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EPA proposes new rules for toxic pollutants discharged from coal-fired power plants


EPA proposes new rules for toxic pollutants discharged from coal-fired power plants

Mar 13, 2023 | 3:00 pm ET
By Lisa Sorg
EPA proposes new rules for toxic pollutants discharged from coal-fired power plants
Coal ash excavation (Photo: Duke Energy)

The EPA has proposed new and stricter limits on toxic contaminants that utilities can discharge from their coal-fired power plants and coal ash landfills — but it’s still unclear how the rules would affect  Duke Energy’s facilities in North Carolina.

That’s because facilities that stop burning coal by 2028 and 2032 could comply with earlier, less stringent rules, enacted under the Obama and Trump administrations.

The EPA said this “flexible compliance pathway” would allow “early adopters” to avoid spending significant sums on upgrades when the plants will be retired soon, anyway.

EPA proposes new rules for toxic pollutants discharged from coal-fired power plants
Duke Energy’s remaining coal-fired electric plants: Rogers, west of Shelby; Allen, near Gastonia; Marshall, on Lake Norman; Belews Creek in Stokes County; and Roxboro and Mayo, both in Person County. (Map: Duke Energy)

Duke plans to retire four of its six remaining coal-fired power plants by the EPA deadlines, according to the Carbon Plan, approved late last year by the NC Utilities Commission:

  • Allen, Gaston County, 2024
  • Cliffside/Rogers, Cleveland/Rutherford counties, 2026
  • Mayo and Roxboro, Person County, 2029

However, if there is a delay in retiring those coal-fired plants, they could then be subject to the stricter discharge limits, effective the day after the scheduled closure date.

“This way, EPA would ensure that dischargers would not benefit from less stringent limitations based on closure by a certain date if that closure does not occur,” the rules read.

Later retirements include the Marshall plant in Catawba County (2033) and Belews Creek in Stokes county (2035-36) that could be subject to the new rules.

Erin Culbert, a Duke Energy spokeswoman, told Policy Watch via email that the utility has already implemented technology to help it meet the rule requirements. “Our comprehensive and proactive strategy of installing dry bottom ash handling systems and upgrading or adding entirely new wastewater systems has positioned us well for meeting this rule,” Culbert wrote.

Since 2015, Duke Energy has completed more than 40 wastewater projects and invested more than $870 million  in technology upgrades to comply and meet wastewater discharge limits, Culbert said. “We support provisions that recognize facilities that are in compliance with the 2015 and 2020 rules have significantly reduced the discharge of pollutants to receiving waters.”

Wastewater from coal-fired power plants contains toxic chemicals, including lead, mercury, chromium, selenium, arsenic, cadmium and bromides.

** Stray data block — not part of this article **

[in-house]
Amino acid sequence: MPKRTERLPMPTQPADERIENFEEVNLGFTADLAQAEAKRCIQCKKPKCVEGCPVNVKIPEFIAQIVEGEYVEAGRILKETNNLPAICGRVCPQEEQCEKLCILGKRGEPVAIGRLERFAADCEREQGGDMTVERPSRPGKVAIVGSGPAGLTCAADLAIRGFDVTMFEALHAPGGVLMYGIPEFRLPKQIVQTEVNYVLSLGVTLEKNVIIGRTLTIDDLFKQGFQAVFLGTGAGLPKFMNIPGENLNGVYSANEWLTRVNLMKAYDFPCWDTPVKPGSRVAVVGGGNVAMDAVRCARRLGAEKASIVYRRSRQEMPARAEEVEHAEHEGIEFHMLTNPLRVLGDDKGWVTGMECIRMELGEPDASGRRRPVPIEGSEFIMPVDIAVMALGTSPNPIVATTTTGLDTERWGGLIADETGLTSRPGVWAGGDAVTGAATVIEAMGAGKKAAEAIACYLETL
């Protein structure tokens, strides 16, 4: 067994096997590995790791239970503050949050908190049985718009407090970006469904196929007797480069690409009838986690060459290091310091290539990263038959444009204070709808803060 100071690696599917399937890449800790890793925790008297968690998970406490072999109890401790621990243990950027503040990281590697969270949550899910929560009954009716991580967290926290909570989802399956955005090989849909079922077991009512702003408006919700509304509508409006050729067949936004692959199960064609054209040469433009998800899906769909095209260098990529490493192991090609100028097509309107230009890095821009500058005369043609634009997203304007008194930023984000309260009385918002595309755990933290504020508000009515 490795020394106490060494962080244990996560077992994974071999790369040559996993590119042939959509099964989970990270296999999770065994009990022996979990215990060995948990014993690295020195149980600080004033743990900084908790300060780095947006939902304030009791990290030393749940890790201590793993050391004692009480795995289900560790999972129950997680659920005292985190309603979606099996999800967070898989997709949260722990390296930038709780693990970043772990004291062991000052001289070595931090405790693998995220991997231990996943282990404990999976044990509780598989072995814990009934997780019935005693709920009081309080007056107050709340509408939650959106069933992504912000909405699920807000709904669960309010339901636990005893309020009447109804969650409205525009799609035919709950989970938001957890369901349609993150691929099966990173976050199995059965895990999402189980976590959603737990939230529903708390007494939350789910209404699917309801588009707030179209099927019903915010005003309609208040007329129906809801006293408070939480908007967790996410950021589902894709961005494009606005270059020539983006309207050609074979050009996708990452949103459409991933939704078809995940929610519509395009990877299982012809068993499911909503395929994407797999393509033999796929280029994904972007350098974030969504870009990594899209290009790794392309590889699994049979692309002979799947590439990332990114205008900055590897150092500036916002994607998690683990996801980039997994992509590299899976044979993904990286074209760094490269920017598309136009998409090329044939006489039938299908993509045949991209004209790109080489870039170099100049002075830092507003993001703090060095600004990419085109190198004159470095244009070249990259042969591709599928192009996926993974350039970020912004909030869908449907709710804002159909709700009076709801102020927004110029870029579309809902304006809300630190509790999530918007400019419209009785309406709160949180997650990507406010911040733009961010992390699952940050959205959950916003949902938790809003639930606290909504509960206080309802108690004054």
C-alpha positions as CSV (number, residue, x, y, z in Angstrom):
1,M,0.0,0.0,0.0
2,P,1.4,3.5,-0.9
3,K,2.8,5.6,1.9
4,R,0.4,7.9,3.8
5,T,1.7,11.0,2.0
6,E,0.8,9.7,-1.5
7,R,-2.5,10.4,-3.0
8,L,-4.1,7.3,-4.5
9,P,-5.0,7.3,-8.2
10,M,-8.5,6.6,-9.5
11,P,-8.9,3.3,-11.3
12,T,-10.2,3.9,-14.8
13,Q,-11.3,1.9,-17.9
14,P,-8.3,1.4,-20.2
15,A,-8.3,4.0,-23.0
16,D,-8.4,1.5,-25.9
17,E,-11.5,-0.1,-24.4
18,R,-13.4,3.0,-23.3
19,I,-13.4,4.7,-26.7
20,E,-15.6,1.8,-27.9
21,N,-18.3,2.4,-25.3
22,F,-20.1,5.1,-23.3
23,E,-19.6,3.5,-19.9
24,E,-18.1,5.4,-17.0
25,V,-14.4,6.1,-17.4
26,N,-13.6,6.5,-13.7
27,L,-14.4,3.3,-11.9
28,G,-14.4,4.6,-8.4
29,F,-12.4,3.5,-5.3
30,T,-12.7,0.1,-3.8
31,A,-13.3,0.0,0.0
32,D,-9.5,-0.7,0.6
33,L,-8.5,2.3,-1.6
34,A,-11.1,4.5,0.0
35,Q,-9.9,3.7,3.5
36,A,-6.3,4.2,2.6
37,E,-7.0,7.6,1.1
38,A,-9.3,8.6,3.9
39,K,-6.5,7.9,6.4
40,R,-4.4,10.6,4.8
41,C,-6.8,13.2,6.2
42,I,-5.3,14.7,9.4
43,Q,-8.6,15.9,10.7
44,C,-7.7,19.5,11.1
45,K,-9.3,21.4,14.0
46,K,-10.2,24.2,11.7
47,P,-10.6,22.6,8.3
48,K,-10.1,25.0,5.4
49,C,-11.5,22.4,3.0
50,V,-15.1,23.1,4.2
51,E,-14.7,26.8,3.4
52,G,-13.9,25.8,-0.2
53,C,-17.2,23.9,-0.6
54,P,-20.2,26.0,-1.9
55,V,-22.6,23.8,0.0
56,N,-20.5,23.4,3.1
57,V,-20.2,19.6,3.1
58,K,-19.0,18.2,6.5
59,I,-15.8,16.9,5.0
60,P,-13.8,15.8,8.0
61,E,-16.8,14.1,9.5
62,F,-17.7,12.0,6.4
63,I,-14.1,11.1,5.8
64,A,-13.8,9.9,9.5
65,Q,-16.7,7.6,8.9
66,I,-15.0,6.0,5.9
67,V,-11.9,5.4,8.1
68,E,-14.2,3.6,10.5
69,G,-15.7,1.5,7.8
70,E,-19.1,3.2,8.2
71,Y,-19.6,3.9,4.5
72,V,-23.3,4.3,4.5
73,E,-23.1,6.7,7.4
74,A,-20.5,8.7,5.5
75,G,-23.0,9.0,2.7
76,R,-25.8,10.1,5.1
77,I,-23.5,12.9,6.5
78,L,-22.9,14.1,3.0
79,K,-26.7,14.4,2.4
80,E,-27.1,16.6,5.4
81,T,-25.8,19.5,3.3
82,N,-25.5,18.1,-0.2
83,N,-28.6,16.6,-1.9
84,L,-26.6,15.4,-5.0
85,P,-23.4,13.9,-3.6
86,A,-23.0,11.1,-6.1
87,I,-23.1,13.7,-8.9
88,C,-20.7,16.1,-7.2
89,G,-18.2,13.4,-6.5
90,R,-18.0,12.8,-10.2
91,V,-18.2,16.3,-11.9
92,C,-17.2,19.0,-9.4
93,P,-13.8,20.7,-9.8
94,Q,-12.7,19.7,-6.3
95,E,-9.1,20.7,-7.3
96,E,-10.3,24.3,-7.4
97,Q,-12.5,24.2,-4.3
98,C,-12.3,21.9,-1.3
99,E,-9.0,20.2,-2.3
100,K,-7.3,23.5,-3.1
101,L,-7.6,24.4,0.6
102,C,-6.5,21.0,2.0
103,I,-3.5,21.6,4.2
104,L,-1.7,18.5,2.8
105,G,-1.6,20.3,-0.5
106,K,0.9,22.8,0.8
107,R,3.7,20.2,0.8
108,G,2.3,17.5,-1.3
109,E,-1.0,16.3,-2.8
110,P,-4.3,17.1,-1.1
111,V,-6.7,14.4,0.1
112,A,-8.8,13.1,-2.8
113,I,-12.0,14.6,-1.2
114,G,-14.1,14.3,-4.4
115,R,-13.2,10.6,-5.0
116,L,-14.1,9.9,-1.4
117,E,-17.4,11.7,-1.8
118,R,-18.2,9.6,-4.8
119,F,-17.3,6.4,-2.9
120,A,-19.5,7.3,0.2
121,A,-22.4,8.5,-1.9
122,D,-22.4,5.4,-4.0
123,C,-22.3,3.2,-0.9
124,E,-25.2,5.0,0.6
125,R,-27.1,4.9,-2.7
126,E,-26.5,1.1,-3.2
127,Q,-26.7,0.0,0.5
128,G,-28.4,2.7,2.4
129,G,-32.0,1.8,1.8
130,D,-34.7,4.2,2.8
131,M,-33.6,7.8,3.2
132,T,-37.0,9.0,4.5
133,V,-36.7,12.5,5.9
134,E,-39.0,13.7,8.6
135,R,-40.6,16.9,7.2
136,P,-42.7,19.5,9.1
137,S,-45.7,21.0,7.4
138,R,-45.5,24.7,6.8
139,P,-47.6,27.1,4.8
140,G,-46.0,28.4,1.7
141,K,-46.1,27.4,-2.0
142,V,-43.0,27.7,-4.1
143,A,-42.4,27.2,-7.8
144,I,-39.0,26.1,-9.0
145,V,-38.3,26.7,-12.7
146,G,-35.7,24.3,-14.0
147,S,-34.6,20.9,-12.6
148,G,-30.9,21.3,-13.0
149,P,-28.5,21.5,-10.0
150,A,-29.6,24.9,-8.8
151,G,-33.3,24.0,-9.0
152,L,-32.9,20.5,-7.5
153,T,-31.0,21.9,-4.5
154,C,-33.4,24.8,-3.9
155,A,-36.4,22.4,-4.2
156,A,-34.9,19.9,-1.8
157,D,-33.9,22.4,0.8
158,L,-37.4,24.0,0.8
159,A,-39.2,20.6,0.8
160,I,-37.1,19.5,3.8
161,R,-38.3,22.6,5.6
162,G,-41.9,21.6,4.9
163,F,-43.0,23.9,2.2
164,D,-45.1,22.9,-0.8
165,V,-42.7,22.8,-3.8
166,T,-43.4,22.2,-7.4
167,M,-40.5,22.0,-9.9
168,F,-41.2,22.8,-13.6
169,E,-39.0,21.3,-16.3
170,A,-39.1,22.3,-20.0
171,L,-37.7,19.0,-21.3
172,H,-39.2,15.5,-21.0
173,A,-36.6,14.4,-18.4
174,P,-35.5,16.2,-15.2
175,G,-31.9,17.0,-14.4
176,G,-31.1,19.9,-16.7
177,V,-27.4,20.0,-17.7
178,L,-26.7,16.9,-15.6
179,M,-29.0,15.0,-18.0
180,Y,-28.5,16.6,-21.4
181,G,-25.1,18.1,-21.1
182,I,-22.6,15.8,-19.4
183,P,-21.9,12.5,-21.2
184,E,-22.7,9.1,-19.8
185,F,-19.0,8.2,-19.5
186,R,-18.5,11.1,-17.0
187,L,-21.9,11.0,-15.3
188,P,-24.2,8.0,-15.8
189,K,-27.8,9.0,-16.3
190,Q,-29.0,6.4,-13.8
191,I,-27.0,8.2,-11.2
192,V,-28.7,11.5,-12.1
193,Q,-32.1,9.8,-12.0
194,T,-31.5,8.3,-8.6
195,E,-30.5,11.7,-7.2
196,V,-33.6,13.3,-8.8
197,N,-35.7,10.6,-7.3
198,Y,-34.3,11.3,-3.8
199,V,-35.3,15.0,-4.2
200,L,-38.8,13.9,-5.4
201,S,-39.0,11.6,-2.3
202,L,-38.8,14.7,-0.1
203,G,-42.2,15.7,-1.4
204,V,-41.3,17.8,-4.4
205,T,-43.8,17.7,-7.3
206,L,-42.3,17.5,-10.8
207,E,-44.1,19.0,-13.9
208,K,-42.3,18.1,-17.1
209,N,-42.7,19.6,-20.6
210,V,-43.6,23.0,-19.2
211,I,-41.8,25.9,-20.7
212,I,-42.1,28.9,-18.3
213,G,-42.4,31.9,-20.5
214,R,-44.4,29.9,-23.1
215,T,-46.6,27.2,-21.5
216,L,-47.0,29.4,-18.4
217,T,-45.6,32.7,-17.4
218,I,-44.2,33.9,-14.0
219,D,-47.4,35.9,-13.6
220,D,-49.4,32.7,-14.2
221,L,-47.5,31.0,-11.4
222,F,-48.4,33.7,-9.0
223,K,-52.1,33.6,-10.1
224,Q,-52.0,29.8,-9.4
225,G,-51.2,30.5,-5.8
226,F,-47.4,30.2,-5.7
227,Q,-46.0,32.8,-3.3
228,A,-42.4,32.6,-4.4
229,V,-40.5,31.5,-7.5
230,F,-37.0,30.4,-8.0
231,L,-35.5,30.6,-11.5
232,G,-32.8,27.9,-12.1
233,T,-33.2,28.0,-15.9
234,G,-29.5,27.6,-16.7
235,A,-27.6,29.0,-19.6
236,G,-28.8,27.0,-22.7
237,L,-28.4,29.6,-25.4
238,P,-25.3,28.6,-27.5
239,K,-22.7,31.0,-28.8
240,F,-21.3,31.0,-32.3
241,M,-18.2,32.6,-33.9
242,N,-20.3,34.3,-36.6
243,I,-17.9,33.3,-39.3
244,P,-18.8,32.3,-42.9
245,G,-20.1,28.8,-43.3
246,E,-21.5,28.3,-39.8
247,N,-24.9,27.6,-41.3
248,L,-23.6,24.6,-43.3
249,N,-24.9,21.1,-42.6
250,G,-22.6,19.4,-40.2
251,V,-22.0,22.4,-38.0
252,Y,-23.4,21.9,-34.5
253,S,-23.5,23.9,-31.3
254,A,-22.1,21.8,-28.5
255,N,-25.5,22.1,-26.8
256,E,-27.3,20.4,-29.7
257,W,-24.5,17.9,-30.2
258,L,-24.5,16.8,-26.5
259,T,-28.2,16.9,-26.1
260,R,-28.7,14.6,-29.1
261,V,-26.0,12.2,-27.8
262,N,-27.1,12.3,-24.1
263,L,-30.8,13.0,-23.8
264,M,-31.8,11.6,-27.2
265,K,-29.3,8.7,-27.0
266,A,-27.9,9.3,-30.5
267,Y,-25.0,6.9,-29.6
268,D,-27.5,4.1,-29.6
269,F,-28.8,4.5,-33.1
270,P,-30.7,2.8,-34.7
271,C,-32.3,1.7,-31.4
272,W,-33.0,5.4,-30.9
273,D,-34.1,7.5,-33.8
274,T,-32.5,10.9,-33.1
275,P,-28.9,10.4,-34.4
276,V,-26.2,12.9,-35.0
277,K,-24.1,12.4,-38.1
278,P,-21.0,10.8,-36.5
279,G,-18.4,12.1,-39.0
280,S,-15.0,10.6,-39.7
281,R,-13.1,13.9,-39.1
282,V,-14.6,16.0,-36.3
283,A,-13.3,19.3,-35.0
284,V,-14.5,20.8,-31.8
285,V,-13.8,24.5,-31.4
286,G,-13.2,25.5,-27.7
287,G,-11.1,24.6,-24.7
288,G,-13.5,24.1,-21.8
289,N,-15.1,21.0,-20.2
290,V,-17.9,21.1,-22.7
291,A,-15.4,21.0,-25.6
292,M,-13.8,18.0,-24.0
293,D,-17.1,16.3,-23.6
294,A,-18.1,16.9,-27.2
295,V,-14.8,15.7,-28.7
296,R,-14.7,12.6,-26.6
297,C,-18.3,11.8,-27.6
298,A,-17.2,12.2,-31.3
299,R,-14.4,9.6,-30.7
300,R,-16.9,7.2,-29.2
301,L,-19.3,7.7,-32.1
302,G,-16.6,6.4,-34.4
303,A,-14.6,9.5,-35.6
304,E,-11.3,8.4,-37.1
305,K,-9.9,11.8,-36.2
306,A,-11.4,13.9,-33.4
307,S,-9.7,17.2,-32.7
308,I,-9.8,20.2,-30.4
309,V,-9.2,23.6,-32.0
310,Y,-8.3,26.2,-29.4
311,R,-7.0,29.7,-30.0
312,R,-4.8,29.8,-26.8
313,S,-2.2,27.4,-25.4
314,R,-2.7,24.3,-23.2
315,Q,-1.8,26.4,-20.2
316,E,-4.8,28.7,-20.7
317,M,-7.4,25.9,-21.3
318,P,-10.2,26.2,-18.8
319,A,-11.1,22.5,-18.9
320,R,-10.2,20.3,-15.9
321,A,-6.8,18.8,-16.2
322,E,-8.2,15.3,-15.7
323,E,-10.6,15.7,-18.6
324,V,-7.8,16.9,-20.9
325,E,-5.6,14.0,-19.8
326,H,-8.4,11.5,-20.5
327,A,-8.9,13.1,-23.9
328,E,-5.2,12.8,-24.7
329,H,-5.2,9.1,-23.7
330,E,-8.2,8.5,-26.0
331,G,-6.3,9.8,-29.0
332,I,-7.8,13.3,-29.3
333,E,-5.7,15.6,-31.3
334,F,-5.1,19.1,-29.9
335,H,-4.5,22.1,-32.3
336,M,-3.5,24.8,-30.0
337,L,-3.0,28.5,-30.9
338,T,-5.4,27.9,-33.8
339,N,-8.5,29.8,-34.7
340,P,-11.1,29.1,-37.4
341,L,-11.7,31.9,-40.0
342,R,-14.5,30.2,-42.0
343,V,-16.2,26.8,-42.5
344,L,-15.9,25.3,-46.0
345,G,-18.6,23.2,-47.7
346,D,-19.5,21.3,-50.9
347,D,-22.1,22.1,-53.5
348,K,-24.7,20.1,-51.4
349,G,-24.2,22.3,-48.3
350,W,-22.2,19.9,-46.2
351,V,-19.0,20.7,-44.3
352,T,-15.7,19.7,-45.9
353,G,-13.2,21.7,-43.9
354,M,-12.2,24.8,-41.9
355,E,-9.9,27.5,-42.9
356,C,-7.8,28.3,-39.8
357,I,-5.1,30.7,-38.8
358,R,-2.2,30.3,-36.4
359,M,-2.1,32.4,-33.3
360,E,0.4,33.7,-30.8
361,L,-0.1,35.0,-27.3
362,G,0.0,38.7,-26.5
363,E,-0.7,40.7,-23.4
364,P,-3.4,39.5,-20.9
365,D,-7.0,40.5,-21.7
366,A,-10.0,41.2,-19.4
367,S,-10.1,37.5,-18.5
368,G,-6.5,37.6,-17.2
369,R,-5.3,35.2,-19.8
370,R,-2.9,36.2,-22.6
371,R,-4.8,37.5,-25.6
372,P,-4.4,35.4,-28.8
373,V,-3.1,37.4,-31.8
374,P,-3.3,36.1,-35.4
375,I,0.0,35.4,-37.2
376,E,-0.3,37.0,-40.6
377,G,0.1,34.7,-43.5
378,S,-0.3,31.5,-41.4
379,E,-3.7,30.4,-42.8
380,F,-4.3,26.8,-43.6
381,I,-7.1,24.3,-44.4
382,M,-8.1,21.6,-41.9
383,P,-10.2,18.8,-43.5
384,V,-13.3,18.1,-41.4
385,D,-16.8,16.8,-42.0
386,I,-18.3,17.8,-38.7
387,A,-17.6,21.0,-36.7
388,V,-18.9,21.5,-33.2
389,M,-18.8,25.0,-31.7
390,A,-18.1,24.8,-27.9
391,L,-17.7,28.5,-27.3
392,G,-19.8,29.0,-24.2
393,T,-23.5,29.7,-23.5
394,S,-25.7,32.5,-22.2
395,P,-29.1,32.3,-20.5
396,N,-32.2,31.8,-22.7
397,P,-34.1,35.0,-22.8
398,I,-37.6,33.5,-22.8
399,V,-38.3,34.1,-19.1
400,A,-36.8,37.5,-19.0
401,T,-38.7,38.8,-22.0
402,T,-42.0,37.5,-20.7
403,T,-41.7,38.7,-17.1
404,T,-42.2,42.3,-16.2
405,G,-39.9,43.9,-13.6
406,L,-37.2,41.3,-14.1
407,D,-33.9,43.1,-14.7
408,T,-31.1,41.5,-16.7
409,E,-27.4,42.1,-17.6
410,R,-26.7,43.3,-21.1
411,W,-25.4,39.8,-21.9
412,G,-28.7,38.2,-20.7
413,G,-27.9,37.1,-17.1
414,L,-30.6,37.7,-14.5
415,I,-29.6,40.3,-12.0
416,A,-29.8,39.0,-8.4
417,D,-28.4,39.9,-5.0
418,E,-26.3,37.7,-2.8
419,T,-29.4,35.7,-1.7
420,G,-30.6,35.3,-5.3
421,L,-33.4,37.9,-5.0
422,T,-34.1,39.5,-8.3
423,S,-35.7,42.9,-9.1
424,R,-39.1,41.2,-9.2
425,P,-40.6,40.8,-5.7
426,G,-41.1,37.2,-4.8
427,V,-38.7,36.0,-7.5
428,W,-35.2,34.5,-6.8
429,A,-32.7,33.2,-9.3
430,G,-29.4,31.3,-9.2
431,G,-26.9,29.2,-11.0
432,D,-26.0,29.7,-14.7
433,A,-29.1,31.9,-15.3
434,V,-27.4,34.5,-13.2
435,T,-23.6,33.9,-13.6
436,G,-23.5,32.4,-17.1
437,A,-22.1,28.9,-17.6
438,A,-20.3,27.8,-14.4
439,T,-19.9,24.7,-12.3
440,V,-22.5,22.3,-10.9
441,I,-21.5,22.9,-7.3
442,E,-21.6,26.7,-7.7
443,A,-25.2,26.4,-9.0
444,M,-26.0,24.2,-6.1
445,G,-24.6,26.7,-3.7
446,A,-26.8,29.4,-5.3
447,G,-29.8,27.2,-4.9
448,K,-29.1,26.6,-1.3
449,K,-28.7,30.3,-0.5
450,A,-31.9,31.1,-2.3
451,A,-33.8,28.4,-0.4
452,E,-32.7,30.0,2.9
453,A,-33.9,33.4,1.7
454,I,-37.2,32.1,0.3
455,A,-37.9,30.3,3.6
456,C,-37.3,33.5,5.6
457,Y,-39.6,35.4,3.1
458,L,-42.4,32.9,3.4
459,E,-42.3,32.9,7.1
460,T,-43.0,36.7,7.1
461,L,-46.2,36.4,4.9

Bromides are important because when they enter the drinking water supply, they can interact with other chemicals at water treatment plants and produce “disinfection byproducts.” High levels of disinfection byproducts in drinking water have been linked to cancer.

Pollution from Duke Energy’s Belews Creek power plant resulted in levels of this harmful pollution far above standards in downstream drinking water systems for the towns of Eden and Madison, according to the Southern Environmental Law Center.

If the wastewater discharge limits are finalized, there would be an annual reduction of 580 million pounds of pollutants nationwide, EPA Administrator Michael Regan said last week.

“EPA is doing the right thing for families and communities by eliminating toxic water pollution from coal plants using technology that’s available and affordable,” said Nick Torrey, senior attorney at the Southern Environmental Law Center in a prepared statement. “It’s essential that EPA stand firm on these zero discharge standards and strengthen its limits on wastewater from coal ash landfills, because that is the only way to stop poisoning the drinking water sources that families and vulnerable downstream communities depend on.”

Utilities would be expected to use “best available technology” to comply with the new rules. But they would have latitude on their choice of technologies to do so.

“Zero-discharge limits” would apply to wastewater from bottom ash — residue found in boilers — and from scrubbers used to reduce air toxics. That means essentially no contaminants could be present. This can be accomplished by reverse osmosis and membrane systems, according to the EPA.

Millions of tons of contaminated ash is being excavated from unlined pits and placed in lined landfills Duke’s coal-fired power plants in North Carolina. (The process is complete at four plants.) Discharge from those landfills and unlined ponds would be subject to the new daily and monthly limits for arsenic and mercury.

“We are reviewing the rule to determine how the provisions align with our planned retirement of coal operations as well as assessing the ability of current installed treatment technology to meet the limits,” Culbert said. “All of our facilities will be affected by the landfill leachate provisions because leachate will be generated regardless of coal combustion.”

In its environmental justice analysis for the rule, the EPA noted that coal-fired power plants tend to be located in low-income neighborhoods and communities of color, including indigenous lands.

These areas are often disproportionately burdened with many pollution sources.

In North Carolina, more than half of Duke Energy’s 14 coal-fired power plants — both retired and existing — lie within environmental justice communities, according to census data: Belews Creek, Dan River, Allen, Mayo, Weatherspoon, Sutton, Lee and Asheville.

When finalized, the EPA’s new rules are scheduled to go into effect in 2024.